Sports Direct CEO to face criminal charges over warehouse staff redundancies

Dave Forsey thought to be first FTSE100 chief to be charged under Trade Union Act

The chief executive of Sports Direct, Dave Forsey, has reportedly stepped down from his post just days before he was due to face criminal charges over the mishandling of staff redundancies.

On Friday 9th October, the Insolvency Service announced that Forsey had been charged after failing to inform authorities of plans to lay off staff from the Dundonald warehouse in Scotland. The redundancies were made in relation to the controversial pre-pack administration of wholly-owned fashion chain West Coast Capital (USC), in January this year.

Around 200 workers at the USC site were given just 15 minutes notice by administrators that they would be losing their jobs, before the company was shut down.

Under employment law, this number of workers should be given a minimum period of 30 days consultation before losing their jobs.

Forsey reportedly resigned from Mash Holdings, the holding company for Mike Ashley’s investments, where he had been company secretary for 10 years, on 1st August 2015. He was due to appear in court on 15th August but the hearing has been adjourned until next week (14th October).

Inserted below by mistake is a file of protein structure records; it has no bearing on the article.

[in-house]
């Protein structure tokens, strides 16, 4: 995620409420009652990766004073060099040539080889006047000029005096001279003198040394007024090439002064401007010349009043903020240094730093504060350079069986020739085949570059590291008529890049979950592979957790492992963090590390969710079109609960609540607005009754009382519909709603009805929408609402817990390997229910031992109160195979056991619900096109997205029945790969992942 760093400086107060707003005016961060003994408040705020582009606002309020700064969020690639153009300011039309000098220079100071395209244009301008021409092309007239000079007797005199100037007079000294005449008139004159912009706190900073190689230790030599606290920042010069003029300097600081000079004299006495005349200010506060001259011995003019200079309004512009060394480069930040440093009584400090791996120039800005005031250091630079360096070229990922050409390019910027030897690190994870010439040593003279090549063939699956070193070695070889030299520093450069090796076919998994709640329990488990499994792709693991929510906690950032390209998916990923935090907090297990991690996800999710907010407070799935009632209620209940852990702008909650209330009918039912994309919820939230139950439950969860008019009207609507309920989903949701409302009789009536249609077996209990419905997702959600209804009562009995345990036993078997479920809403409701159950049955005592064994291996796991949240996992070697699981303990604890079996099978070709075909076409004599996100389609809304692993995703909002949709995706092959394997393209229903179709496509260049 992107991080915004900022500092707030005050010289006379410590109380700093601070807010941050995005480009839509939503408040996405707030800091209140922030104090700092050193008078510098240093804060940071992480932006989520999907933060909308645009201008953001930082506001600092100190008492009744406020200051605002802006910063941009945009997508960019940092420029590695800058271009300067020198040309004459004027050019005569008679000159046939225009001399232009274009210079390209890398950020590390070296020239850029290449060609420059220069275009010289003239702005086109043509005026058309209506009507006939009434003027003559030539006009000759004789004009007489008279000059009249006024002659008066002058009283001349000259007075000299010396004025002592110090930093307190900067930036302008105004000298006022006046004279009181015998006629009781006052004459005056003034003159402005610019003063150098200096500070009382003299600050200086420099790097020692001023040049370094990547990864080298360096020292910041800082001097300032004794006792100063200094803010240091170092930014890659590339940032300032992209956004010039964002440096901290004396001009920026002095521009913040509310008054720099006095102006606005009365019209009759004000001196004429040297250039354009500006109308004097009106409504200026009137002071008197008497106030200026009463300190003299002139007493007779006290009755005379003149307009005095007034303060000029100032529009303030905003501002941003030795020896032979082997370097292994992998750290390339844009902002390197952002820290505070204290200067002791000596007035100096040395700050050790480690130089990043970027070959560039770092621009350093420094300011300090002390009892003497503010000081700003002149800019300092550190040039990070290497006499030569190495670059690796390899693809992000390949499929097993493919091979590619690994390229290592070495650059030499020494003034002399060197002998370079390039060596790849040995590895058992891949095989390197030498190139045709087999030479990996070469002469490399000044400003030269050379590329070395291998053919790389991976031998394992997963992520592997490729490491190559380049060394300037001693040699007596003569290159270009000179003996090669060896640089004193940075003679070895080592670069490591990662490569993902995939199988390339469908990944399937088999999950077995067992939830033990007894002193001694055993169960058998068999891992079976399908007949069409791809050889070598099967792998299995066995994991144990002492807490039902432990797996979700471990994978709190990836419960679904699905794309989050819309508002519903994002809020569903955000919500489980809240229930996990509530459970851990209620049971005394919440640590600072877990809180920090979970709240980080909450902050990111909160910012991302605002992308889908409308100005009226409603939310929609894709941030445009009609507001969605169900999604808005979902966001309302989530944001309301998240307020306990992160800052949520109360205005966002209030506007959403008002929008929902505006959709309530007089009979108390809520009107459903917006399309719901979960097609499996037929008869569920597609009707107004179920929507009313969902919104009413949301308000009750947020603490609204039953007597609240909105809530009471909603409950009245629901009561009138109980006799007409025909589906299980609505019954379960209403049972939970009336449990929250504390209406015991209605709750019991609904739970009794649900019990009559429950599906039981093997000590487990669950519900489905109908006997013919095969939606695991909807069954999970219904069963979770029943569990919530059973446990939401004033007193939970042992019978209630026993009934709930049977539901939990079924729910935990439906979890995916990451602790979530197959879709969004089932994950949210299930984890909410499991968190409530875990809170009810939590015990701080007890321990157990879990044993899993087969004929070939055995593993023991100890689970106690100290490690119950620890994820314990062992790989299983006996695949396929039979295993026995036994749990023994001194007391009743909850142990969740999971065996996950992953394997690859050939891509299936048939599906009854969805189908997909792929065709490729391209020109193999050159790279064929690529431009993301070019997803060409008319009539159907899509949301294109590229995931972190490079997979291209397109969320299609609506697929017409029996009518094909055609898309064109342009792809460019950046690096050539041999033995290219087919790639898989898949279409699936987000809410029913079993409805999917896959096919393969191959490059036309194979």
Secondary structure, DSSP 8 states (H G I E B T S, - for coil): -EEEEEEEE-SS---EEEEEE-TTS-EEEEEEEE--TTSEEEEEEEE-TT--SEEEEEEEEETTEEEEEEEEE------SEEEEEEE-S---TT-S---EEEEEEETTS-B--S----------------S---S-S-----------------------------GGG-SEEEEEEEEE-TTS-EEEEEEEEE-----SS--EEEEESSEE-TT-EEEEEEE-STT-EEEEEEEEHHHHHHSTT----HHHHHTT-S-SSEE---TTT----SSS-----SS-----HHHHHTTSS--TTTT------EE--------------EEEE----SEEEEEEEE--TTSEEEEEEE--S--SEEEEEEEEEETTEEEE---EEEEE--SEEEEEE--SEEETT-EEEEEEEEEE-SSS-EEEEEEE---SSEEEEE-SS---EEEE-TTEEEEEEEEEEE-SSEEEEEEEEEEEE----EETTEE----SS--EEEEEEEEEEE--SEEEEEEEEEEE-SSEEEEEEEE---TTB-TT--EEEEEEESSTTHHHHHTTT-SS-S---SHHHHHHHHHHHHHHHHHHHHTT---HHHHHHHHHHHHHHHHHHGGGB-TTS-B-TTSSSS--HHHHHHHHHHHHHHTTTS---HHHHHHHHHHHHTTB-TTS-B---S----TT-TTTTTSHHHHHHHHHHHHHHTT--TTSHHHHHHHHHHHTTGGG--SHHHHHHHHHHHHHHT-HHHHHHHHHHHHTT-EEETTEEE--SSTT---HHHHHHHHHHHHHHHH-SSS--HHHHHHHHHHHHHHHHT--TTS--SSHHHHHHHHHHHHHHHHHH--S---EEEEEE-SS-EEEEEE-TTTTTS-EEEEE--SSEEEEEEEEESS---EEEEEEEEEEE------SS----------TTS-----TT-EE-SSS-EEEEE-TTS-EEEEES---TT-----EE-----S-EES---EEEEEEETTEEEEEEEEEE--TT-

A statement from the Insolvency Service read: “We can confirm that criminal proceedings have been commenced against David Michael Forsey. He is charged with an offence contrary to section 194 of the Trade Union and Labour Relations (Consolidation) Act 1992.

“The investigation into the conduct of the directors is ongoing. The inquiries are at an early stage and given the criminal proceedings it is not possible nor would it be appropriate to comment any further.”

This is thought to be the first time a FTSE100 chief has been charged under the Trade Union Act. If found guilty, Forsey could be fined up to £5,000 and banned from holding directorships for up to 15 years.

At a Glasgow tribunal earlier this year, Sports Direct chiefs were found to have breached EU rules by not informing staff that employment was at risk in a timely manner. Fifty former USC employees received a “protective award”, the equivalent of 90 days’ pay.

The Independent newspaper claimed that the taxpayer has lost around £700,000 in the administration of USC because of unpaid tax bills and redundancy payments.

At a Scottish Affairs Select Committee hearing in March this year, Keith Hellawell, chairman of Sports Direct, revealed that he was only informed of the administration a day before it was finalised, despite executive board members discussing it with administrators at least two months previous.

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